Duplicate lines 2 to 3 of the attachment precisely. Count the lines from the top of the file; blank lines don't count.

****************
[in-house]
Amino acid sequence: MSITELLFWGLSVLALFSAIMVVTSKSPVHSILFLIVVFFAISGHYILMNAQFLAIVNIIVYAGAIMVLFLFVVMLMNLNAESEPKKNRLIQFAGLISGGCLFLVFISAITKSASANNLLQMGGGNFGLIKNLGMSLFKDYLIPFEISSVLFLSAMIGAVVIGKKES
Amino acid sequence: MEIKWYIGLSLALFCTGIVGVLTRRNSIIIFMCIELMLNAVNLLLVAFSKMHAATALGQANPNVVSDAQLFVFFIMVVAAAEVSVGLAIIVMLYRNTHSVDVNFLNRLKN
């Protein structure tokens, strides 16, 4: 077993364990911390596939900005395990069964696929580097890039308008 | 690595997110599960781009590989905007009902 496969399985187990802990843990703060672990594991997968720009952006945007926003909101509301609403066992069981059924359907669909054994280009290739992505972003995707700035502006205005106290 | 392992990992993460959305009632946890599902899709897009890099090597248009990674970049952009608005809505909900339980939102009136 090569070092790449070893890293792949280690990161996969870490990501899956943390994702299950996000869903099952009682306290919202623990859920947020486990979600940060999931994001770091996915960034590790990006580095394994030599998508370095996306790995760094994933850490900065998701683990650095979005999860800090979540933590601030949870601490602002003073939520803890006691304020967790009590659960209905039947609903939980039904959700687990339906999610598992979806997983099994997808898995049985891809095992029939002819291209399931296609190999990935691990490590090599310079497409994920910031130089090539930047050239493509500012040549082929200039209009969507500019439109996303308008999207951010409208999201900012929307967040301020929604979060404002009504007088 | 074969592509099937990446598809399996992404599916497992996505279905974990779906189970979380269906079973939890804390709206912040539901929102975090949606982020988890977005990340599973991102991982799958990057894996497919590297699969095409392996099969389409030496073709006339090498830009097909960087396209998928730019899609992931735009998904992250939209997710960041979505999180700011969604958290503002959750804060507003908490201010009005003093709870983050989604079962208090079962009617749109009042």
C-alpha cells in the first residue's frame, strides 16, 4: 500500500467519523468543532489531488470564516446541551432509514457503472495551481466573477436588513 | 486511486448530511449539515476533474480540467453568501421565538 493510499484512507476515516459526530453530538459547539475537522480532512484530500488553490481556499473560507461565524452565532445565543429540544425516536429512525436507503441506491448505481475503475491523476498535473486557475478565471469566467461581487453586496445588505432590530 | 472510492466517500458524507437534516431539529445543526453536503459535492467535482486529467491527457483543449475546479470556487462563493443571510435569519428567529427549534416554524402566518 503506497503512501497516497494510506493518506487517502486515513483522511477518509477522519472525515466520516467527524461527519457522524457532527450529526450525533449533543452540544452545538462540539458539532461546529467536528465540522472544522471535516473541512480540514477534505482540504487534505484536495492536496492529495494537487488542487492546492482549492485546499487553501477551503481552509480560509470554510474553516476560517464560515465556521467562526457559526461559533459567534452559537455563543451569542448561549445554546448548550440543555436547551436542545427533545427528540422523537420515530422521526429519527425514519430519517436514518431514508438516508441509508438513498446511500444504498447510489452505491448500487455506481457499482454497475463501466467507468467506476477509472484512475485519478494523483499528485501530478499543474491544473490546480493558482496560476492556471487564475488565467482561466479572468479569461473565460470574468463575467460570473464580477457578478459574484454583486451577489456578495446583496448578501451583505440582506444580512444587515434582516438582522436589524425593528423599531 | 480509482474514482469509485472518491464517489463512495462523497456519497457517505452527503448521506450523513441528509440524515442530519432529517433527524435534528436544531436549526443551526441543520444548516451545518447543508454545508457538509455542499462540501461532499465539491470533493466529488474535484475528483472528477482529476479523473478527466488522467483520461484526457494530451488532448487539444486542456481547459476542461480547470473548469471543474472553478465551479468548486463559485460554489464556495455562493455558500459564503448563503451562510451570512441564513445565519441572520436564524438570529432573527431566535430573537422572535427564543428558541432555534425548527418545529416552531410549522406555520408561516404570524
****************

Amino acid sequence: MSITELLFWGLSVLALFSAIMVVTSKSPVHSILFLIVVFFAISGHYILMNAQFLAIVNIIVYAGAIMVLFLFVVMLMNLNAESEPKKNRLIQFAGLISGGCLFLVFISAITKSASANNLLQMGGGNFGLIKNLGMSLFKDYLIPFEISSVLFLSAMIGAVVIGKKES
Amino acid sequence: MEIKWYIGLSLALFCTGIVGVLTRRNSIIIFMCIELMLNAVNLLLVAFSKMHAATALGQANPNVVSDAQLFVFFIMVVAAAEVSVGLAIIVMLYRNTHSVDVNFLNRLKN